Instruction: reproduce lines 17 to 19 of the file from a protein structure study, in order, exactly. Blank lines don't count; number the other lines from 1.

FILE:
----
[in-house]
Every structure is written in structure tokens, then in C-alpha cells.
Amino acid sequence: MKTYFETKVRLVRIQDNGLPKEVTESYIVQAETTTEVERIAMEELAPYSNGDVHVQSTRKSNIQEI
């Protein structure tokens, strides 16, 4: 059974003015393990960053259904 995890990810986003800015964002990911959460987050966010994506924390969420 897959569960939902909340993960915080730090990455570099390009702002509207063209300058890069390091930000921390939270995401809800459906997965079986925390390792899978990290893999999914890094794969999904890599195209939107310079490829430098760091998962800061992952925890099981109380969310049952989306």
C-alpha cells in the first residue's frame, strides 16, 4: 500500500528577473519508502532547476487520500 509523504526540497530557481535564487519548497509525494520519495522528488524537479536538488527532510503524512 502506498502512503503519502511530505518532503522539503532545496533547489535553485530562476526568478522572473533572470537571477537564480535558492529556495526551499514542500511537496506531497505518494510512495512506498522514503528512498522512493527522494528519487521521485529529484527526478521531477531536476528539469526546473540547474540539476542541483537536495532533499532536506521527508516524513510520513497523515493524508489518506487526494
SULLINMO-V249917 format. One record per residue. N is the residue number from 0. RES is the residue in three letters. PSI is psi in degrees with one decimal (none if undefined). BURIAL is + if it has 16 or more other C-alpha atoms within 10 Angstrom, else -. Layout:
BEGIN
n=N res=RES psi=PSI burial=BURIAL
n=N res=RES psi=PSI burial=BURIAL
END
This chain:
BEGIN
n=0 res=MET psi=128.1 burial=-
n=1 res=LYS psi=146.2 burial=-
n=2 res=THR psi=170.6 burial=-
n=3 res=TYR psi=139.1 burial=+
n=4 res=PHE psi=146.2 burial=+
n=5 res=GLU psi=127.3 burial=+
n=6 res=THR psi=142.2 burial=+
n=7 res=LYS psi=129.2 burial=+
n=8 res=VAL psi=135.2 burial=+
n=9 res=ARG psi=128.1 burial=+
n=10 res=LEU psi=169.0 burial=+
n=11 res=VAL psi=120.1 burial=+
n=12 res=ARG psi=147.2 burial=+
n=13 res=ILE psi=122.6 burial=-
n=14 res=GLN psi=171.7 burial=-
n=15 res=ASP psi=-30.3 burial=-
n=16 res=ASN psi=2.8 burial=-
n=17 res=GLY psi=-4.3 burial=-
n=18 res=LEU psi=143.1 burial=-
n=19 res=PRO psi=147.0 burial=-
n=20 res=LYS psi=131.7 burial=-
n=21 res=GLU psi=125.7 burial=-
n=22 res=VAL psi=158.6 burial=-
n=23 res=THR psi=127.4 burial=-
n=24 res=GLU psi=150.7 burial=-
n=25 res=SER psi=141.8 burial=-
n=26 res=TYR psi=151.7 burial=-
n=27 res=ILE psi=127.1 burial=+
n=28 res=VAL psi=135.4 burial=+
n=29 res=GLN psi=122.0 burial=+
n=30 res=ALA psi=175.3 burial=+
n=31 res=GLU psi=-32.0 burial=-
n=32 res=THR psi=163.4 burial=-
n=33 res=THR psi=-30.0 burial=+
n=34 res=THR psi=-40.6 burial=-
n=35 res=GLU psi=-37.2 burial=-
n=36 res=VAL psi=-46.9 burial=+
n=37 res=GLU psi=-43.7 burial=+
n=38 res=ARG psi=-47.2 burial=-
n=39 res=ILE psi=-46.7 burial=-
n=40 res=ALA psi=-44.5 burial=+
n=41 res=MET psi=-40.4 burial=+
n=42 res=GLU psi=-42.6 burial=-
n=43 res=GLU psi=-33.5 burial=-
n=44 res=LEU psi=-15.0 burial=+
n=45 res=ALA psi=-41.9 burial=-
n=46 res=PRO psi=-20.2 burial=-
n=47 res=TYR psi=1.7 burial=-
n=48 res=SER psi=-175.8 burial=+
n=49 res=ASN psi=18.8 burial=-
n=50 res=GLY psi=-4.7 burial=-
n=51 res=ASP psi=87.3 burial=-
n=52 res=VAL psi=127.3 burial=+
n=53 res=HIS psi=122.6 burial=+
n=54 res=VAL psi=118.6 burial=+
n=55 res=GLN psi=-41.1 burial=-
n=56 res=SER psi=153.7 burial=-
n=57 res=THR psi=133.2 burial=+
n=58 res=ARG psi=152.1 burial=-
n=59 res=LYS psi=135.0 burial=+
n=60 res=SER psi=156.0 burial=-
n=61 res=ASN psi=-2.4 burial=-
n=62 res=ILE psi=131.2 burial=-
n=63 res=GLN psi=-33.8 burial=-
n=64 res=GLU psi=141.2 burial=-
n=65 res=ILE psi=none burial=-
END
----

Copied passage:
n=4 res=PHE psi=146.2 burial=+
n=5 res=GLU psi=127.3 burial=+
n=6 res=THR psi=142.2 burial=+